Tag Archives: Six Feet Under

Death becomes her

“Let’s do some living after we die”

“Wild Horses” by The Rolling Stones

Death changes everything. (Yes, thank you Captain Obvious.) But it’s true. When someone close to you disappears, your entire worldview transforms. Ideas that you once took for granted might seem outlandish and ridiculous after a loss. And I speak from personal experience when I say that. In fact, I would argue that there are two versions of us: the people we were pre-bereavement and the people we are now. So what kind of person are you when death is a regular part of your life? Or when death is the way you finance your life? Well, if you are Claire Fisher of Six Feet Under, you accept that darkness without letting it define you. And that’s a difficult look to pull off.

Claire’s father–of the titular Fisher and Sons funeral home–dies in the first fifteen minutes of SFU‘s pilot. Like all people who lose a loved one, this affects Claire. But that is not the catalyst for her Outside Girl status.  As someone who spent her childhood in the vicinity of emotionally-shattered people, Claire attends her own father’s funeral in a state of calm detachment. After all, she sees this stuff every day. Funerals are just another part of Claire’s regular routine, and this prevents her from grieving her father’s death publicly. As this scene would suggest, death itself is the barrier between the youngest Fisher and the rest of the world. Her peers think she is freaky because of her father’s profession and the house she grew up in. Instead of being wounded or feeling excluded, Claire decides to be amused and enjoys being outcast. Why else would she paint her car (a second-hand hearse) lime green?

Avi Shoshana and Elly Teman argue that Claire’s refusal to let constant death ruin her life is proof of the character’s embodiment of the “life-self.” This is a self that “is unchained, liberated, and sexual. It does not conform to societal dictates but follows an original path based on curiosity, adventurousness…and openness.” Claire actively enjoys being shunned by her fellow students, and this independent streak even motivates her to carve out her own identity within the family. In other words, she likes that death keeps her away from other people, but she refuses to let it numb her from happiness or passion. Unlike her mother and brother David, Claire uses the constant death around her as a reminder to live her life by her own rules. She is not bogged down by melancholia, but is itching with the need to experience everything during her short time on earth. This primal drive leads to experimentation with drugs and sex, multiple artistic endeavors, deviation from the expected path, surreal musical performances, and attempts to find connection with other misfits and outcasts.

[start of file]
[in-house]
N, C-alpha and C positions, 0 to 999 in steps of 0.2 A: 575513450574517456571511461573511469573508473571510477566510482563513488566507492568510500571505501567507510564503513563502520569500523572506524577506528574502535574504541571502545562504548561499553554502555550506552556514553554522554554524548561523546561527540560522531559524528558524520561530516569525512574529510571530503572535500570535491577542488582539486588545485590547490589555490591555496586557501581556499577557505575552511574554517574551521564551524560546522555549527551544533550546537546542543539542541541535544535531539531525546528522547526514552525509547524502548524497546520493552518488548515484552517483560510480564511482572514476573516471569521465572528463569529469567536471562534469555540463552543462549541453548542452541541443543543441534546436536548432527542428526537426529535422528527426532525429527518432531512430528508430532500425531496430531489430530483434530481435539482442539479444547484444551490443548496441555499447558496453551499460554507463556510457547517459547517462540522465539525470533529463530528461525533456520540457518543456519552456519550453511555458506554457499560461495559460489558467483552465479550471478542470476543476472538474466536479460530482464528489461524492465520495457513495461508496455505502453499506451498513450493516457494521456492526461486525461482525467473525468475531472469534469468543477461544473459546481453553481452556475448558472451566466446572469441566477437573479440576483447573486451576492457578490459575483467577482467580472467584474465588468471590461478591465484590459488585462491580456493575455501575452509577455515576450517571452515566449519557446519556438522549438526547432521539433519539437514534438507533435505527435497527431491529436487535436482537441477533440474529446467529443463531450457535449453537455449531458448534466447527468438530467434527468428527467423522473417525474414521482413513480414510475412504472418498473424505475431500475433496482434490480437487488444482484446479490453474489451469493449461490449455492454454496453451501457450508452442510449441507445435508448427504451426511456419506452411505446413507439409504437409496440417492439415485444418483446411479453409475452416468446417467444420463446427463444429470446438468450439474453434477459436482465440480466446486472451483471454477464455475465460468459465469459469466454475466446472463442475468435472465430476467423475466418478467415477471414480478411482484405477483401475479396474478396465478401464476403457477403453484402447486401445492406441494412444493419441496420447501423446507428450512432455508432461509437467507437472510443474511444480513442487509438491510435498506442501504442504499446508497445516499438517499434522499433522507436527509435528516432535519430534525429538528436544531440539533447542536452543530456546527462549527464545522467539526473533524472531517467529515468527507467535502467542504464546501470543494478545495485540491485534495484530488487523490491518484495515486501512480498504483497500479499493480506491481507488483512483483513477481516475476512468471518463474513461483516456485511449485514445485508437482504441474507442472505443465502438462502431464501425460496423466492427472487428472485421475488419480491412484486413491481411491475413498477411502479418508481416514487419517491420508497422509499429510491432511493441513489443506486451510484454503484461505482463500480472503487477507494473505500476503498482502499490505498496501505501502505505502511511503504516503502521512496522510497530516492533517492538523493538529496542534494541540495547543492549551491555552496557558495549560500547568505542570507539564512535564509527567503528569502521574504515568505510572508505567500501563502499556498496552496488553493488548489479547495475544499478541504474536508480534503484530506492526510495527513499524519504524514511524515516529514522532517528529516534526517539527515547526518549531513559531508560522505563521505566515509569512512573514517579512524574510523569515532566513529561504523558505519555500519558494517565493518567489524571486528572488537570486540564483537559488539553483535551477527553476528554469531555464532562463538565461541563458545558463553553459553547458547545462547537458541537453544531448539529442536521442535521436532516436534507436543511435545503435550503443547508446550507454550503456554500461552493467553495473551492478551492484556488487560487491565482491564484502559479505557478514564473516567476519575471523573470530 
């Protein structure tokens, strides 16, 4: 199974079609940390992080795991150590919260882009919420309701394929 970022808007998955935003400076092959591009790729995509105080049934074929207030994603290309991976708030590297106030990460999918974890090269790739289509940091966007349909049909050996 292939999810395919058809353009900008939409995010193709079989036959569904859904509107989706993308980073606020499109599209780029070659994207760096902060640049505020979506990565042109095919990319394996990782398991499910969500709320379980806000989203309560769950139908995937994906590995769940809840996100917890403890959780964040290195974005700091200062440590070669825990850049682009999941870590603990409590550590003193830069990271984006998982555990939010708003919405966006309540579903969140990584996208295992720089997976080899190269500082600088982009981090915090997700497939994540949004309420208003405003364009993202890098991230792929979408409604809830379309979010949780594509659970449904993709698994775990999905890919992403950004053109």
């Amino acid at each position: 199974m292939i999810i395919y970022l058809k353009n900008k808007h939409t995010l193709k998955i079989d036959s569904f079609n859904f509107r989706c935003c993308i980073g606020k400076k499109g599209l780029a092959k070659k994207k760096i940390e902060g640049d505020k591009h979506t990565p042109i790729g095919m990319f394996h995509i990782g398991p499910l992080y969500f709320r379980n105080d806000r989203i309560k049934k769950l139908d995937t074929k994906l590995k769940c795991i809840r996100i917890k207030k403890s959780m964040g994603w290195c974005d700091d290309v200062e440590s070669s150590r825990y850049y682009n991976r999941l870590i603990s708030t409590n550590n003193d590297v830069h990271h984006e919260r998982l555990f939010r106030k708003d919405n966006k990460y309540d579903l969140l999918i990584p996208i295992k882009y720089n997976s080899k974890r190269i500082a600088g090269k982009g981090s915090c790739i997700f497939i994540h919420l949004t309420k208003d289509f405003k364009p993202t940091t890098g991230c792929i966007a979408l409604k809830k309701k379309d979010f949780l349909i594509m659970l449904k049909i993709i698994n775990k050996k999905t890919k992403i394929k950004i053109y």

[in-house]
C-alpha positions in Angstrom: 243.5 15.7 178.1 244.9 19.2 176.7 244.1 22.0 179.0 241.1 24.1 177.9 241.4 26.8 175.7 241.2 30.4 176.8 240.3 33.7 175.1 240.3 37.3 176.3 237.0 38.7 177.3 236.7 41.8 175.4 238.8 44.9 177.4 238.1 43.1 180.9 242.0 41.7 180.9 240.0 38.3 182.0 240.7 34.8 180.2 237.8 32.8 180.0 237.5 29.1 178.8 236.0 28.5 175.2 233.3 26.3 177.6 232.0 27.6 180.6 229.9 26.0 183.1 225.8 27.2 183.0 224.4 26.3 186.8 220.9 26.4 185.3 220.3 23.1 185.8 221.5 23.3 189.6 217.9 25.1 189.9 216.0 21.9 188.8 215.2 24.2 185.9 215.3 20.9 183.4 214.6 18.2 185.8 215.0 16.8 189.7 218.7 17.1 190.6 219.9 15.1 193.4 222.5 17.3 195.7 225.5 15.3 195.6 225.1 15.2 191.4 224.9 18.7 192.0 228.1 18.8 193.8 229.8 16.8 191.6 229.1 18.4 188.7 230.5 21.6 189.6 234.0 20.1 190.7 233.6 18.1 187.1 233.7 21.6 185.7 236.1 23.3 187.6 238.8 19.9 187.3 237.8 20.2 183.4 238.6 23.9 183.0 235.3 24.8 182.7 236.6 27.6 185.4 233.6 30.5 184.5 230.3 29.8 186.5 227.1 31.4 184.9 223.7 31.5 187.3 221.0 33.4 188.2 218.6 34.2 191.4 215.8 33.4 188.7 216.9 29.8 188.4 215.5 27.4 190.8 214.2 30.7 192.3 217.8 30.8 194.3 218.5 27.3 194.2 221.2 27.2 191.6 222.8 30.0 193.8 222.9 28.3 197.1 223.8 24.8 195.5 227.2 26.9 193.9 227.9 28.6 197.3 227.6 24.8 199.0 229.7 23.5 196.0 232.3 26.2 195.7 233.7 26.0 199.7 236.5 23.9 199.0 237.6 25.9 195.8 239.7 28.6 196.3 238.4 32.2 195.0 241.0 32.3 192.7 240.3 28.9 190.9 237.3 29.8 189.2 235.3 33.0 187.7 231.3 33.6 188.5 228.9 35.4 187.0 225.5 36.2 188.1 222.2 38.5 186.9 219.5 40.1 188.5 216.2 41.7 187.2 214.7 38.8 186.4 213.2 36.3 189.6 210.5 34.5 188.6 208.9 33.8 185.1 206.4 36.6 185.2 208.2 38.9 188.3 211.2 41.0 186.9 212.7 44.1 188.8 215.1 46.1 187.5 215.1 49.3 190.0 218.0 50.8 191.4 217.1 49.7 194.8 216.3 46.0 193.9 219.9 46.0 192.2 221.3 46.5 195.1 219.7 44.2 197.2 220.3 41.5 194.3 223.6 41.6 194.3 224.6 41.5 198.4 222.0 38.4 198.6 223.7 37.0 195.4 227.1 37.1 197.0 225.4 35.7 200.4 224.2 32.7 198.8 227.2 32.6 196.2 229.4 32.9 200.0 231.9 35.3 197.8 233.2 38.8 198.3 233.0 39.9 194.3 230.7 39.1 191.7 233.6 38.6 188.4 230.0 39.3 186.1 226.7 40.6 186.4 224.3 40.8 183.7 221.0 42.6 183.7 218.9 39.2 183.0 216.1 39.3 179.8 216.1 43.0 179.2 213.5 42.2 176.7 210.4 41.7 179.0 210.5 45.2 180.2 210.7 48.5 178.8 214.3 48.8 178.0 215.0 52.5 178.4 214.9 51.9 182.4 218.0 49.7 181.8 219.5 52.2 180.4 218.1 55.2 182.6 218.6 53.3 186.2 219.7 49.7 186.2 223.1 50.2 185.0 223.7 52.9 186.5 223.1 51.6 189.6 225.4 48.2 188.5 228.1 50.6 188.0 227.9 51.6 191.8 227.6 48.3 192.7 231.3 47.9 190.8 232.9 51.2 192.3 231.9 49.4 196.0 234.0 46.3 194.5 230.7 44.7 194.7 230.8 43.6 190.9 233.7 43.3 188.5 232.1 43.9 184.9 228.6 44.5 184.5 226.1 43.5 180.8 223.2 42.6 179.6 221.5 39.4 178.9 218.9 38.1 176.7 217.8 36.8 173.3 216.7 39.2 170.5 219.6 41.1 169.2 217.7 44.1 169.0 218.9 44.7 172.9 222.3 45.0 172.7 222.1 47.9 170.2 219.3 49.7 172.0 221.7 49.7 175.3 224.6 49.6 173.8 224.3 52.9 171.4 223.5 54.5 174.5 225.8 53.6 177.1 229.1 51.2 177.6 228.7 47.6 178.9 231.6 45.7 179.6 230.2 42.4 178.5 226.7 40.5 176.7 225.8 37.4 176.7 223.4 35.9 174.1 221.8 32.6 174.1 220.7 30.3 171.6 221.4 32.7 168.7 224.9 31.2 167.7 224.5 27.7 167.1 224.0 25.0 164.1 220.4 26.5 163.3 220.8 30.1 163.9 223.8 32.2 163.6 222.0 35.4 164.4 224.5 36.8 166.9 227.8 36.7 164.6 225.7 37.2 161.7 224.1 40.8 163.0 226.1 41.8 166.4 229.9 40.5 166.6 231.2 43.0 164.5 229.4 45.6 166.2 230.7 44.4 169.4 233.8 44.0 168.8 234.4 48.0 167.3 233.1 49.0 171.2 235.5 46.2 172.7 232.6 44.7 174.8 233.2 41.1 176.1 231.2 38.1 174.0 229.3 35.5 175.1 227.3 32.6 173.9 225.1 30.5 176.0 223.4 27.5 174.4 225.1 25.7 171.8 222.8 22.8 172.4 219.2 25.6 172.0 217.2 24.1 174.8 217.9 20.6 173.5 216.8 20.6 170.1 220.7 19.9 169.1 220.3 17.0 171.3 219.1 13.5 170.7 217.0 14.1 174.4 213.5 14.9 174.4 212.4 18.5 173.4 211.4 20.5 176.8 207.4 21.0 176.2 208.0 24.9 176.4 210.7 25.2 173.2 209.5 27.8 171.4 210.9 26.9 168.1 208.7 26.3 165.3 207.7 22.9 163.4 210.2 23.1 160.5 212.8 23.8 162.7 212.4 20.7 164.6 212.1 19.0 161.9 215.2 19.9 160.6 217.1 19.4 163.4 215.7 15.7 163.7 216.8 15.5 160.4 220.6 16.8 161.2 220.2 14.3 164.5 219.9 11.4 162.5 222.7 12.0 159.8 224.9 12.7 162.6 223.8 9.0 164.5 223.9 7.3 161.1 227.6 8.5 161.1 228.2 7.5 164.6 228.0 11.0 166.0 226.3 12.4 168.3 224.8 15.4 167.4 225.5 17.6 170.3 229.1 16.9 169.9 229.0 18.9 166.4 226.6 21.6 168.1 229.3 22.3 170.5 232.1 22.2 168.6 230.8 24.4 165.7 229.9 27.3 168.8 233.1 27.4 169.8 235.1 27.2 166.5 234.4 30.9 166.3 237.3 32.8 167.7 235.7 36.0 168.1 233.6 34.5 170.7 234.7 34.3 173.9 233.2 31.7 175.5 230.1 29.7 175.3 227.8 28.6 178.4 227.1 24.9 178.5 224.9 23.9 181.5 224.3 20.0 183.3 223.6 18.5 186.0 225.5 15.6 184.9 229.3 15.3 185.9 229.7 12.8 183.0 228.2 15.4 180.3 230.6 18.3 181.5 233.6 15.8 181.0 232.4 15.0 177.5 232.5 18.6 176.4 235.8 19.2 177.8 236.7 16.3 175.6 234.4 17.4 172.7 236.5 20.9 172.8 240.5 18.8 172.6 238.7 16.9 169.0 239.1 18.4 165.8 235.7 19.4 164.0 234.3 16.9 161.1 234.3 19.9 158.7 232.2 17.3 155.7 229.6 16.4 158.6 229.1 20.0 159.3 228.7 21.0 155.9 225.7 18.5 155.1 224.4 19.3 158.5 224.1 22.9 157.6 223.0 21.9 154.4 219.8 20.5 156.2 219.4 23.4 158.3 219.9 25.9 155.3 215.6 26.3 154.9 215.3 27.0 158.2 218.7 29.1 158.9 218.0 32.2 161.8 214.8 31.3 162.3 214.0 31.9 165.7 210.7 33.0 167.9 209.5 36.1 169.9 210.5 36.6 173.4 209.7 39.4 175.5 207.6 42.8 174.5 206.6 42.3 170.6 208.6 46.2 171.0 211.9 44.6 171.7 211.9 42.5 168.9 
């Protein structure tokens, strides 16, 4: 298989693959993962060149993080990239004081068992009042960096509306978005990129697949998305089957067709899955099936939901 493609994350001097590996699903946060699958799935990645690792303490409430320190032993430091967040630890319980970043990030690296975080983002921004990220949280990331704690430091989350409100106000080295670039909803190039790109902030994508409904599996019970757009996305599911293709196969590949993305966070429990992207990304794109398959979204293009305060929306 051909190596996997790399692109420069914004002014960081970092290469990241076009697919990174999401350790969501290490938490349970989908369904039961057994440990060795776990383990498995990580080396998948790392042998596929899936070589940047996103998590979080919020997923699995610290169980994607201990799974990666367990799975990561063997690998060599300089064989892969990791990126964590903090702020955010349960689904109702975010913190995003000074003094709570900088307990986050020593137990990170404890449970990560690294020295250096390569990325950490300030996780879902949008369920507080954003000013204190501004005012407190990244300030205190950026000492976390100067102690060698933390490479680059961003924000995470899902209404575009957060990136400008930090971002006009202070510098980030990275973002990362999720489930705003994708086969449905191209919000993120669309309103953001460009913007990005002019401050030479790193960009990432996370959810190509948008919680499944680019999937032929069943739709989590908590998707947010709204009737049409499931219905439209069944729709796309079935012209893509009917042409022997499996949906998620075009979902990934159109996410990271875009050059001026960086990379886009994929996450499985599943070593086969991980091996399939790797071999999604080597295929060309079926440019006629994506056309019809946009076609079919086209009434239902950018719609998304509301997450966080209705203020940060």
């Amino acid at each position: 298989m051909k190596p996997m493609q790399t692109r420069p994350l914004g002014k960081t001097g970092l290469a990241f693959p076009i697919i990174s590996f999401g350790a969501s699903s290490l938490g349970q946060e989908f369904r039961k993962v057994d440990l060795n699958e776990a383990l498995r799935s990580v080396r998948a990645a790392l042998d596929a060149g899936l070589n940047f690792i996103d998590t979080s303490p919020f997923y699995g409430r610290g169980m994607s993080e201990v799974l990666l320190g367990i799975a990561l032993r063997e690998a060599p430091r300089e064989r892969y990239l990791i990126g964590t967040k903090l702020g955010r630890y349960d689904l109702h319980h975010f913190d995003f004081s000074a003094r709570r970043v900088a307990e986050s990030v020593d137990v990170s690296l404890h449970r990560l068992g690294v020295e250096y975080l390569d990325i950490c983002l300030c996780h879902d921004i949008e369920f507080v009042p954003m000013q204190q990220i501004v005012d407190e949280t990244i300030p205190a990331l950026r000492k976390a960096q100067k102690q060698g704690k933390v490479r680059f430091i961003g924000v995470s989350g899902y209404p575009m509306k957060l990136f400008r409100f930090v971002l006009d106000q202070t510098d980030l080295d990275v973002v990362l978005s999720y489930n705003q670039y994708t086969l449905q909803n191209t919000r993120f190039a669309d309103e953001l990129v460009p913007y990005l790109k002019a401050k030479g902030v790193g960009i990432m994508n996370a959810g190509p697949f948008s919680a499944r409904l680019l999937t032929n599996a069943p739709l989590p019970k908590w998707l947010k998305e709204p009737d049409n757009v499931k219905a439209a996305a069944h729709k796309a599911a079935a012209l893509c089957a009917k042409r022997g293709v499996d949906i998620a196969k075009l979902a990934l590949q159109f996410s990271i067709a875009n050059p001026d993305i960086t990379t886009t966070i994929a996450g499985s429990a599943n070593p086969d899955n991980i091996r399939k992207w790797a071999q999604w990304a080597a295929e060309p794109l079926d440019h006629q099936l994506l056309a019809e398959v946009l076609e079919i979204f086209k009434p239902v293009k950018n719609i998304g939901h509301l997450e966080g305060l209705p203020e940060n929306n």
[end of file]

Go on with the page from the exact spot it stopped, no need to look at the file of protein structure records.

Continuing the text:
This isn’t to say that Claire is cold or apathetic towards the loss of her father and, eventually, her elder brother Nate. We do see her mourn in several different instances. But her liveliness, her “life-self” stops her from grieving in the socially predictable way. Instead of crying quietly next to her father’s grave, Claire sobs uncontrollably two years later at her mother’s second wedding. Instead of dressing up nicely to attend her brother’s wake, she shows up late in a T-shirt. Instead of acting like everything is alright after Nate is gone, Claire feels her sadness 100 percent. She shows up to work drunk, she flips her coworkers the bird, and screams at her family and boyfriend. Think of it this way: Claire knows that death is a part of life. But damned if she isn’t going to live her life the way she sees fit before she dies.

And unlike many of her fellow Outside Girls, when Claire breaks away from the crowd, she does not go back. From the first season on, she has a natural suspicion of what other people see as normal and even desirable. When she visits a school counselor, she asks: “Is that the only option? Go to college, get a job so you can be a good consumer until you drop dead of exhaustion? I don’t want that…I just want something to matter.” Claire’s personification of the life-self means that she does not care about conformity and living the life that her parents’ imagined for her. Instead, she cares about making a mark by exploring topics she cares about. Claire flits around from art project to art project; medium to medium; boyfriend to boyfriend; passion to passion; even city to city. In many circumstances, I would categorize someone like her as flaky, immature, and indecisive. But that’s not the whole story. It’s better that Claire tries to conquer as much as she can in her life than being like her father. After all, he only really lives after he is dead.